If you suffer from hypothyroidism, be sure to cook spinach because in this process the goitrogens are destroyed, which prevents the absorption of iodine.
Related: Spinach salad recipes

Gluten
Gluten

Myth #4-If we avoid gluten, we will be healthier – NO

Mass expulsion of gluten from the diet and putting it on the food black list, in general, is not as good as you think. People who are allergic or intolerant to this protein should certainly avoid it. For people who sufferer of celiac disease that is the only therapy. However, does it make sense for a healthy person to avoid gluten completely? Gluten itself has no special benefits to health or grains that contain gluten have. Wheat, rye, and barley are rich in minerals, especially iron, and B-vitamins, and contain lots of fiber. Studies indicate that whole grains play an important role in cardiovascular disease, diabetes prevention, and cancer.
If the product is called “gluten-free” does not mean it is healthy. Many of them are rich in unhealthy fats and contain a high percentage of calories.
Related: 5 Delicious Healthy Bread Recipes

Vegans
Vegans

Myth #5-Vegans need essential supplements – Yes

While vegans are convinced that plants offer everything that our bodies need, doctors and nutritionists say the opposite. The truth is that this dietary regimen has many advantages, but there are also disadvantages, which is primarily related to a lack of vitamin B12, and calcium, iron, and zinc, which plants contain all these supplements. However, these vitamins and minerals are much better absorbed from animal foods, although those who like eating plant-based food will not really agree. In any case, before making any drastic changes in diet (as well as during its implementation) you should control your blood and health. If it is found that you lack vitamins or minerals, the doctor will prescribe appropriate supplements.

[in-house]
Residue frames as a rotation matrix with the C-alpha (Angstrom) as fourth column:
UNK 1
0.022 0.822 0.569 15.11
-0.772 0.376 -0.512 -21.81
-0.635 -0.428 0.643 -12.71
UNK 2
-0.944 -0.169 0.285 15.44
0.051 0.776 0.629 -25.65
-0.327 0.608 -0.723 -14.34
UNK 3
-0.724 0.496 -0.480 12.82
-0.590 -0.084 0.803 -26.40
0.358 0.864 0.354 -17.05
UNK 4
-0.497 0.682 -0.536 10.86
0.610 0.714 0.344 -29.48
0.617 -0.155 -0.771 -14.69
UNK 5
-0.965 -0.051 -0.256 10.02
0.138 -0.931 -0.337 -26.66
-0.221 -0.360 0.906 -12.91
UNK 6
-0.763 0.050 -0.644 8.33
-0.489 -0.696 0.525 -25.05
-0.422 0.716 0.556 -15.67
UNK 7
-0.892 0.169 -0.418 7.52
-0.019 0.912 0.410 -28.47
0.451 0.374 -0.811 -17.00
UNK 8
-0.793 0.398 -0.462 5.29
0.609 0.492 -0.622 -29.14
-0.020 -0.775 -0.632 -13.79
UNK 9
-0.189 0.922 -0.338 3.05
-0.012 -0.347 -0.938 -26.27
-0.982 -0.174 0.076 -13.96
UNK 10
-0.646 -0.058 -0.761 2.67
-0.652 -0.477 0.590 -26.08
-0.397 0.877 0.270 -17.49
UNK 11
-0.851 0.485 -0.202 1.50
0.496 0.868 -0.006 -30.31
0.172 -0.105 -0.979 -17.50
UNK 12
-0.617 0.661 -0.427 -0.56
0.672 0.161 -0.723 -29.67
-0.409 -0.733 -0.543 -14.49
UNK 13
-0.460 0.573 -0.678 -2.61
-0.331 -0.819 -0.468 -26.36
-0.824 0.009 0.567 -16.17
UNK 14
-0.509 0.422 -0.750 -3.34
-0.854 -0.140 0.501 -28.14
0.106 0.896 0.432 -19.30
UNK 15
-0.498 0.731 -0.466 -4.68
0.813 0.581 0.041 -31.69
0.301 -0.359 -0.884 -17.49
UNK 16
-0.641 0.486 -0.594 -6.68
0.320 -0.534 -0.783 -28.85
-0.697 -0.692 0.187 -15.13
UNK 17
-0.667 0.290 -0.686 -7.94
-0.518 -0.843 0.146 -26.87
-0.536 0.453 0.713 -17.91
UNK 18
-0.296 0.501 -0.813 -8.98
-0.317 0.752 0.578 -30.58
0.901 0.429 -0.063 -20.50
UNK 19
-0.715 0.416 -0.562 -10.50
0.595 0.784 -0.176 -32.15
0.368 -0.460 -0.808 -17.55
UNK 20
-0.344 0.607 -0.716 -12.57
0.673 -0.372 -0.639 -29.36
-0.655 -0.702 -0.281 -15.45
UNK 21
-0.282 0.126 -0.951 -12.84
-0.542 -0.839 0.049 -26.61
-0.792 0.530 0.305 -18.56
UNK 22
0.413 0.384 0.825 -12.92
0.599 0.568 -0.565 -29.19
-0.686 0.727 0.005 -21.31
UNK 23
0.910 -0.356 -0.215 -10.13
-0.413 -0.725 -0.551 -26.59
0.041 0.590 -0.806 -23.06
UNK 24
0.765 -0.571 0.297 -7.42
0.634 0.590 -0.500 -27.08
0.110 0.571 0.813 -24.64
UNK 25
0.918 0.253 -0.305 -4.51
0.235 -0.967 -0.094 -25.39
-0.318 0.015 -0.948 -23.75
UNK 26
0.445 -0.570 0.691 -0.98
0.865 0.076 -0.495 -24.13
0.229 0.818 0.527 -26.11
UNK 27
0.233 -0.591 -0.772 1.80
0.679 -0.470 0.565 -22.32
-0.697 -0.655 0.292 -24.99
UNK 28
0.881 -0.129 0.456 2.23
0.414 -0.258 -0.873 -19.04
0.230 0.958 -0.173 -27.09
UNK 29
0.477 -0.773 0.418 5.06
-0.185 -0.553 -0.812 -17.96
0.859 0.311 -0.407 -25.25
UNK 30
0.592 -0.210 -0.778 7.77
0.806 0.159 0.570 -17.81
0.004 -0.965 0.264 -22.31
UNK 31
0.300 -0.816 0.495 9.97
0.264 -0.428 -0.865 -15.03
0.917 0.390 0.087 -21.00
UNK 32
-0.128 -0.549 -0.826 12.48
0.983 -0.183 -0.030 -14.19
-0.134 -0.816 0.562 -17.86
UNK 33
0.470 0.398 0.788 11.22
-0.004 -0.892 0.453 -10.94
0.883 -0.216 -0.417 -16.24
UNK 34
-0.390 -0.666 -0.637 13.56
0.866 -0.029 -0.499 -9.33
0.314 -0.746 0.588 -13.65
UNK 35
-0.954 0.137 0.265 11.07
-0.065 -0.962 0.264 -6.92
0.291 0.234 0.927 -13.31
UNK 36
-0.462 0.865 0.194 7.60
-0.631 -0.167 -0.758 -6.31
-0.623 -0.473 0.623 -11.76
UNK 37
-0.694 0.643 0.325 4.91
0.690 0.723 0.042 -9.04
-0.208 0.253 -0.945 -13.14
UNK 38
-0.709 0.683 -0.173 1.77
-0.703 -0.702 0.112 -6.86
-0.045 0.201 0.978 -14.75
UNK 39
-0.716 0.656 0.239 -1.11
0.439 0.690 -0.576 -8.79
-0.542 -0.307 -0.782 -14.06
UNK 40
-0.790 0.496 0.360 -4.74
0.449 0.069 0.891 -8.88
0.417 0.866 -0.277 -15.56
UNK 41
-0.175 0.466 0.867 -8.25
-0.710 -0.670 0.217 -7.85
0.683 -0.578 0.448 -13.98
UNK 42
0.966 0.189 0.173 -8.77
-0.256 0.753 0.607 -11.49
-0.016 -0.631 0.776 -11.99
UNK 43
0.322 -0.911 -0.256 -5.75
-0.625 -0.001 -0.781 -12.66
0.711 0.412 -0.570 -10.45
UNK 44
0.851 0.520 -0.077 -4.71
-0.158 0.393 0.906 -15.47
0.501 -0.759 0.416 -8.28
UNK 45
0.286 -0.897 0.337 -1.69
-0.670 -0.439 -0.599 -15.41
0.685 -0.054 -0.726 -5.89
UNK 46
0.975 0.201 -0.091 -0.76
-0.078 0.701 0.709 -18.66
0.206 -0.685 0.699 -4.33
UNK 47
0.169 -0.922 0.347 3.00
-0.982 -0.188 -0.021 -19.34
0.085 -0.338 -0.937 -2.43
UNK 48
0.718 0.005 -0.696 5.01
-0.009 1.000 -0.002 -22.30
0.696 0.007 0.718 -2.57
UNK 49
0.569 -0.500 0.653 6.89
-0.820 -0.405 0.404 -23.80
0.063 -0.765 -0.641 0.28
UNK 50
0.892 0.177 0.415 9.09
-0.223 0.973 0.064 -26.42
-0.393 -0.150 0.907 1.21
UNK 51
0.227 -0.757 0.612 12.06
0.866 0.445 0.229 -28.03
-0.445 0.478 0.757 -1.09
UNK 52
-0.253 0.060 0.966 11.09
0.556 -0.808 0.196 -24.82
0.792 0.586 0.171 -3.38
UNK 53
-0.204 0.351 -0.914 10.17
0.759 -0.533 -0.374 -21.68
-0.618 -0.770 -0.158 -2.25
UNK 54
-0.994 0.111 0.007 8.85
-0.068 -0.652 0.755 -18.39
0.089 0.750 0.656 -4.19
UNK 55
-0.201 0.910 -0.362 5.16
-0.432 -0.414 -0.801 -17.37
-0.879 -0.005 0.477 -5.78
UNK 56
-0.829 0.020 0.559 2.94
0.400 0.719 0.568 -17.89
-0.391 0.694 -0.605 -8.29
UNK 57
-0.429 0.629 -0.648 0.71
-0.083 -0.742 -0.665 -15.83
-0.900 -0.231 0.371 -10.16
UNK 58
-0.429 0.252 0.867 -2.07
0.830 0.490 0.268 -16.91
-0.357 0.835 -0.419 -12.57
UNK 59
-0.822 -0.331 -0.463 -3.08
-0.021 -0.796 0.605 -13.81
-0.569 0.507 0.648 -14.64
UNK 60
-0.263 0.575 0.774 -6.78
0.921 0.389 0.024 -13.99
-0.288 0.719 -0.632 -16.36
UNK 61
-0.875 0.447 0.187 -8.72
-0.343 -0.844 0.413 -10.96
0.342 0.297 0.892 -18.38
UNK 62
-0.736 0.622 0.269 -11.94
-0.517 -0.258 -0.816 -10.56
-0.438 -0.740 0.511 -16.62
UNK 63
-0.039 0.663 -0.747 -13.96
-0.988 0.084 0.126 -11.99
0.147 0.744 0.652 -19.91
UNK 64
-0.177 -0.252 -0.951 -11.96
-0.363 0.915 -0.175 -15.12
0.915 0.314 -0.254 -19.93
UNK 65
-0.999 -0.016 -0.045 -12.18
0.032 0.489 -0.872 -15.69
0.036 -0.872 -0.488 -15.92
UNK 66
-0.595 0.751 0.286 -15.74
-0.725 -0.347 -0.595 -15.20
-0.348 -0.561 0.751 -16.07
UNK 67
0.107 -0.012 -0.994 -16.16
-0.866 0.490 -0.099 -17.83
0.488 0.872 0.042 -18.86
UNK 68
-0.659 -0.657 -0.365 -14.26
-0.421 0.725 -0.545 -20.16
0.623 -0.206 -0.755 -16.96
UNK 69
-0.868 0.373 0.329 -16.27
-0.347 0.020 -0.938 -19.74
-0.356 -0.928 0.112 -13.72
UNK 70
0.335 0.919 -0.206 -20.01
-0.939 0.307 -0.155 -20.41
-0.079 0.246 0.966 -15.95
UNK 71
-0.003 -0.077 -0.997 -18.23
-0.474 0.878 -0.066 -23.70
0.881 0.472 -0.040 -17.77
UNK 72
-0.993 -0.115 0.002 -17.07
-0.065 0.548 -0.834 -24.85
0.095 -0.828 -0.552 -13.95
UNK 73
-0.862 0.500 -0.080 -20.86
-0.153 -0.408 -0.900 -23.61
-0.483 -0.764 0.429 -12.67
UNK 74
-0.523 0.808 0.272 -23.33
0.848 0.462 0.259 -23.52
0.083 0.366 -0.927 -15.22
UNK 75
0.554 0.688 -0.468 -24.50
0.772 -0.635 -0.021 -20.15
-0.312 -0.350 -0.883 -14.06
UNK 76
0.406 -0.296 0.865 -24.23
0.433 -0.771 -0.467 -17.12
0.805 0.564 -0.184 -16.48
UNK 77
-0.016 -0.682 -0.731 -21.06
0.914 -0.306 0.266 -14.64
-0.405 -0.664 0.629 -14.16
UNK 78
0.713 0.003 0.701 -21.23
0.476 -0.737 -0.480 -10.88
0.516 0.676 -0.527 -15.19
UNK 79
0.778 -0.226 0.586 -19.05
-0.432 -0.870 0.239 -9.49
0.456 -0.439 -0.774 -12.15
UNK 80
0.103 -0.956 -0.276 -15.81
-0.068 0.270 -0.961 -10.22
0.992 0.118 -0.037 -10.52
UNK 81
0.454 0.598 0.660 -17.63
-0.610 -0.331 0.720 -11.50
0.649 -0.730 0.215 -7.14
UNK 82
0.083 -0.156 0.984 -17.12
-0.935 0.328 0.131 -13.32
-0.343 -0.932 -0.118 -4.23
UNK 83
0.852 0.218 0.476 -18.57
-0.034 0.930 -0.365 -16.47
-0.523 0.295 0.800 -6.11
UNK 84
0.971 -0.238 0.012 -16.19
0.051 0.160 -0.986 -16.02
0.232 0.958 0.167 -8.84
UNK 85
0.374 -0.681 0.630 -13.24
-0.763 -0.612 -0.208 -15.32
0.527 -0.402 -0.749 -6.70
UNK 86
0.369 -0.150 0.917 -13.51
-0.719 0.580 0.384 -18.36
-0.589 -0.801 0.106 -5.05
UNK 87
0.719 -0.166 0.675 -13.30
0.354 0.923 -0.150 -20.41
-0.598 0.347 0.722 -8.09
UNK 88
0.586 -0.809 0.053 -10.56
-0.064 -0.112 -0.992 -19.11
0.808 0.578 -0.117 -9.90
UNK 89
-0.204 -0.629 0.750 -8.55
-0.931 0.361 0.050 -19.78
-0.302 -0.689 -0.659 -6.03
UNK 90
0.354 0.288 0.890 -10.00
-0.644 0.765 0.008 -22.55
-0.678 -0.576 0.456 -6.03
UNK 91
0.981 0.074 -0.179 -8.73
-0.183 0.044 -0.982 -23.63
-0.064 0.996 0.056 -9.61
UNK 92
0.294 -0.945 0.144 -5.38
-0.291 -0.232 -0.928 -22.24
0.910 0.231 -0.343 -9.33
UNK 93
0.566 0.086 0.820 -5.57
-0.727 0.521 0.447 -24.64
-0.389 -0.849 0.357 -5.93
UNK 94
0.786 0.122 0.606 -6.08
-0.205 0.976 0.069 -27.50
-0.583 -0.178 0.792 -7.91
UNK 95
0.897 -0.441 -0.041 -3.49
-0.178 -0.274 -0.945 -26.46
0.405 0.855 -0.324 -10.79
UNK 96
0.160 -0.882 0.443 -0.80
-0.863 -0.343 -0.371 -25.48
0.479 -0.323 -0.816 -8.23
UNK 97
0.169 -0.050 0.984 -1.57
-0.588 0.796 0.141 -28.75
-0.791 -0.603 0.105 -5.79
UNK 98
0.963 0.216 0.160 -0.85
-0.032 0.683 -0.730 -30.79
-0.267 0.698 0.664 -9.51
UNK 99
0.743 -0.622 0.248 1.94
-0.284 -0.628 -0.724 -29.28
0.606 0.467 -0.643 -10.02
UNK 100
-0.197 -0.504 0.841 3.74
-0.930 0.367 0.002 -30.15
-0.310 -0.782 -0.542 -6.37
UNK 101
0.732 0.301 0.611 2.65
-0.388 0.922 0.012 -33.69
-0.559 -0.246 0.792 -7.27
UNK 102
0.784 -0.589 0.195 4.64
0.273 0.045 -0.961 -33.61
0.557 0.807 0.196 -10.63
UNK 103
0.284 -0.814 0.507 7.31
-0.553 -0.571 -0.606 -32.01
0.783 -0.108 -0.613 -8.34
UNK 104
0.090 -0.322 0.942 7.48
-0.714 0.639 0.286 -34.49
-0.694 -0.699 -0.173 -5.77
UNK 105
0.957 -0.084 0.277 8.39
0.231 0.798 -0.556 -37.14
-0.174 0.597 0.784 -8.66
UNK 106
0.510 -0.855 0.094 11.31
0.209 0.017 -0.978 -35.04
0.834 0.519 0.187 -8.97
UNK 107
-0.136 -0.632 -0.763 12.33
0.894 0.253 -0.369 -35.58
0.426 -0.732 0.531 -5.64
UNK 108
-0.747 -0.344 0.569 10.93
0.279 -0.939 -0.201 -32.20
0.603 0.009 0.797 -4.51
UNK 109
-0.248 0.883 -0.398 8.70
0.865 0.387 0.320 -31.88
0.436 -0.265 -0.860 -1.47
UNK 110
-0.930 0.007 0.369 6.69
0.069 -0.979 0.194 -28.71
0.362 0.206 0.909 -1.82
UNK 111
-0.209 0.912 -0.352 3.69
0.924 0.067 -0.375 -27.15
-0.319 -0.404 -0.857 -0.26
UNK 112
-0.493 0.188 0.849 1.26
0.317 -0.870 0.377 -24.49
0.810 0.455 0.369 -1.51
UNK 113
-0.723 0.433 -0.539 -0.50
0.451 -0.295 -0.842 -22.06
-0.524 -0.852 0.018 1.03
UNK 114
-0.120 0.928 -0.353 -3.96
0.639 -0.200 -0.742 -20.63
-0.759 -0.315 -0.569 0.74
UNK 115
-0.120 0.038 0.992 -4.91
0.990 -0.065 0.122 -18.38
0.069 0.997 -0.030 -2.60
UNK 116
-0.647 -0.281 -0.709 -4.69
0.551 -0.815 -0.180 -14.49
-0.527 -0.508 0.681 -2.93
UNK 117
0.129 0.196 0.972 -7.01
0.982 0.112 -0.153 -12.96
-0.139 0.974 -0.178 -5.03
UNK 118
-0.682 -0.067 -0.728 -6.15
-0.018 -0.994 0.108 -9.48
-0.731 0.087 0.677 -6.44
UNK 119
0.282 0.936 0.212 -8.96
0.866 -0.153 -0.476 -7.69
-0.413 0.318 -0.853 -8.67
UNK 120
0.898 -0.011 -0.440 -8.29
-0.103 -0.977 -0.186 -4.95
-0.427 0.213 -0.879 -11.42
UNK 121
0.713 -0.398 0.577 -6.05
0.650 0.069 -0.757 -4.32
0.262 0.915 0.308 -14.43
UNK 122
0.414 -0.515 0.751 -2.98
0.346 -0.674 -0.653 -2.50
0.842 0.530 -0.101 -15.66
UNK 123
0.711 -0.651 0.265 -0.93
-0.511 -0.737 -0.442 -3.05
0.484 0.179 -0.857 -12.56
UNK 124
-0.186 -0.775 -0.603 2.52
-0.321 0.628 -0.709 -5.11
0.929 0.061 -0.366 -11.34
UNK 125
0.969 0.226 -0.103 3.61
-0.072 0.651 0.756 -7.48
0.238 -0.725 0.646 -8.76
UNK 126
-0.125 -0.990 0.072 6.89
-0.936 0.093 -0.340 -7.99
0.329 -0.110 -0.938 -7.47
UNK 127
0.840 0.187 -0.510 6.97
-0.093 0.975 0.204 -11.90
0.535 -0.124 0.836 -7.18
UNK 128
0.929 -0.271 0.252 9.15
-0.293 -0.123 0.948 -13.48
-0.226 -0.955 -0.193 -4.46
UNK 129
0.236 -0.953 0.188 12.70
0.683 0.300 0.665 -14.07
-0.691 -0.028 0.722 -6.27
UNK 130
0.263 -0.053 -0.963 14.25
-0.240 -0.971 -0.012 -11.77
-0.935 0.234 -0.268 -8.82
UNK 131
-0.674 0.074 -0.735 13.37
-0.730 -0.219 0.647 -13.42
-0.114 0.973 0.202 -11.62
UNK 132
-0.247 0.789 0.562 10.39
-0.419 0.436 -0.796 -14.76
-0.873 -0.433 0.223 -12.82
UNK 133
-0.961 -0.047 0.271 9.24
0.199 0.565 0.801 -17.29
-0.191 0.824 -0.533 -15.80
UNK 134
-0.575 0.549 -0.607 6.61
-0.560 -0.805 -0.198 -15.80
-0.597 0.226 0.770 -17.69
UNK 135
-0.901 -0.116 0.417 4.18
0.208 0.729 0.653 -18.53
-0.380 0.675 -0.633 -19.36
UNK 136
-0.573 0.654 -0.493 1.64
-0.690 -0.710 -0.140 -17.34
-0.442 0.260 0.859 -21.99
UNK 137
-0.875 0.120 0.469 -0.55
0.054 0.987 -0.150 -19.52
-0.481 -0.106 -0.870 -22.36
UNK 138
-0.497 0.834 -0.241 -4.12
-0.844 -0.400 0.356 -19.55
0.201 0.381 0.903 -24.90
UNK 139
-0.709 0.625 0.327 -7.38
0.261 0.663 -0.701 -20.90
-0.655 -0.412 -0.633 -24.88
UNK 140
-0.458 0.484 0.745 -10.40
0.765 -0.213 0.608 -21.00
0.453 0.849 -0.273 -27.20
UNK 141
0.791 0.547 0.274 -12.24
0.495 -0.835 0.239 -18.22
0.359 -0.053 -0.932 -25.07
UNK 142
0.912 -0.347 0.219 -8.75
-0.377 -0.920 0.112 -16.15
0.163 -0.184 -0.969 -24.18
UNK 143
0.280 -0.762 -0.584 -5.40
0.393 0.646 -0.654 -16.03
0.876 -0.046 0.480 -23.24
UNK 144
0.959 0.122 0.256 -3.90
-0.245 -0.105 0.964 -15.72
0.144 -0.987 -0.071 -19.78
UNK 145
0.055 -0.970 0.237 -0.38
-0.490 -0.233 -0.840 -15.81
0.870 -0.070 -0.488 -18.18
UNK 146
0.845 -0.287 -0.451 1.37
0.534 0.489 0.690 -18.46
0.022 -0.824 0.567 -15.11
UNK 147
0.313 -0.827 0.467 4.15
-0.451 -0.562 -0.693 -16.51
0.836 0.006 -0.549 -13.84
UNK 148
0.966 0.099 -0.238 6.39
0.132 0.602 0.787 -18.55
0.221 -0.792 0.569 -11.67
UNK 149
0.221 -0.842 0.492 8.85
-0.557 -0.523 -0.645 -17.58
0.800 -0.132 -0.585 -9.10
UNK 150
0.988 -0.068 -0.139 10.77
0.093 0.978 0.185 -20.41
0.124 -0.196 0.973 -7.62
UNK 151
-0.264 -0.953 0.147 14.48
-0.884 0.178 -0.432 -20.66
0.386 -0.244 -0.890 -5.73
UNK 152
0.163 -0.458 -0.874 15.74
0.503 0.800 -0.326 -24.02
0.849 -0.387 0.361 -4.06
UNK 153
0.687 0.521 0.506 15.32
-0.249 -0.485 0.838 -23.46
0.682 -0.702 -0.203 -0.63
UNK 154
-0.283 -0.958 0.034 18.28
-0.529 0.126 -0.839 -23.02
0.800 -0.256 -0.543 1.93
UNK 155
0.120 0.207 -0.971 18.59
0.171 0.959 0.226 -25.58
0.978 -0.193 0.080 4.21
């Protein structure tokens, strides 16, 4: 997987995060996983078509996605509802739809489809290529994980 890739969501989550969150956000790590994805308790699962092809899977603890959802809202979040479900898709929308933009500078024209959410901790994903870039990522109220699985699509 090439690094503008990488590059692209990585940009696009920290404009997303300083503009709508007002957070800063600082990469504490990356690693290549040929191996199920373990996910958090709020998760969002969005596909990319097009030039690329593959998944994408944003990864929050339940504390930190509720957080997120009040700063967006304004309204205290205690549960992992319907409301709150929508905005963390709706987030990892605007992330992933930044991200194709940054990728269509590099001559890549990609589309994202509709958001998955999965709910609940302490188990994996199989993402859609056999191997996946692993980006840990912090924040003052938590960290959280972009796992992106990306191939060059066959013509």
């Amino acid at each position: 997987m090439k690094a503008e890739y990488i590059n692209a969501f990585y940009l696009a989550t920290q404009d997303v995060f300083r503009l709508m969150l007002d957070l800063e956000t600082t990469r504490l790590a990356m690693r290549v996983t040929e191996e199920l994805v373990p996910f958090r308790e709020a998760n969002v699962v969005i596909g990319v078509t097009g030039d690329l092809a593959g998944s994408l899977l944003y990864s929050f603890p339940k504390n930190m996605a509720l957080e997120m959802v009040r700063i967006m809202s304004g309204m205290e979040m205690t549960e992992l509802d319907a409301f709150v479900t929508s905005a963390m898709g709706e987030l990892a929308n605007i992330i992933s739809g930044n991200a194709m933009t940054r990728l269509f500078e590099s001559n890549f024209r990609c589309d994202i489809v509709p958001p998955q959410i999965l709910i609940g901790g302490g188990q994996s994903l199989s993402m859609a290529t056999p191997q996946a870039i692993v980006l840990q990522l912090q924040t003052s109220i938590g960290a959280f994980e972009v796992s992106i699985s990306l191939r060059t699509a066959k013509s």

You should never take supplements on your own before previously checking the general state of your body because excess minerals and vitamins can cause serious health damages.
Related: Grilled Veggie Sandwich Recipe

Butter
Butter

Myth #6-Is butter really healthy? – Yes

The controversy margarine vs. butter that experts run for decades seems to have no end. Butter has long been blacklisted because it contains cholesterol and high amounts of saturated fats. However, recent research results show that the consumption of saturated fats from butter, in fact, improves lipid levels, because they, although can raise levels of bad (LDL) cholesterol, which is believed to cause cardiovascular disease, also can increase good (HDL) cholesterol, which protects the cardiovascular system by removing cholesterol from the walls of the arteries and bringing it back to the liver for its processing. Removal of fat from the walls of blood vessels can prevent atherosclerosis and reduce the risk of heart attack or stroke.
Butter is not only advisable for people with primary hypercholesterolemia and children allergic to cow’s milk proteins.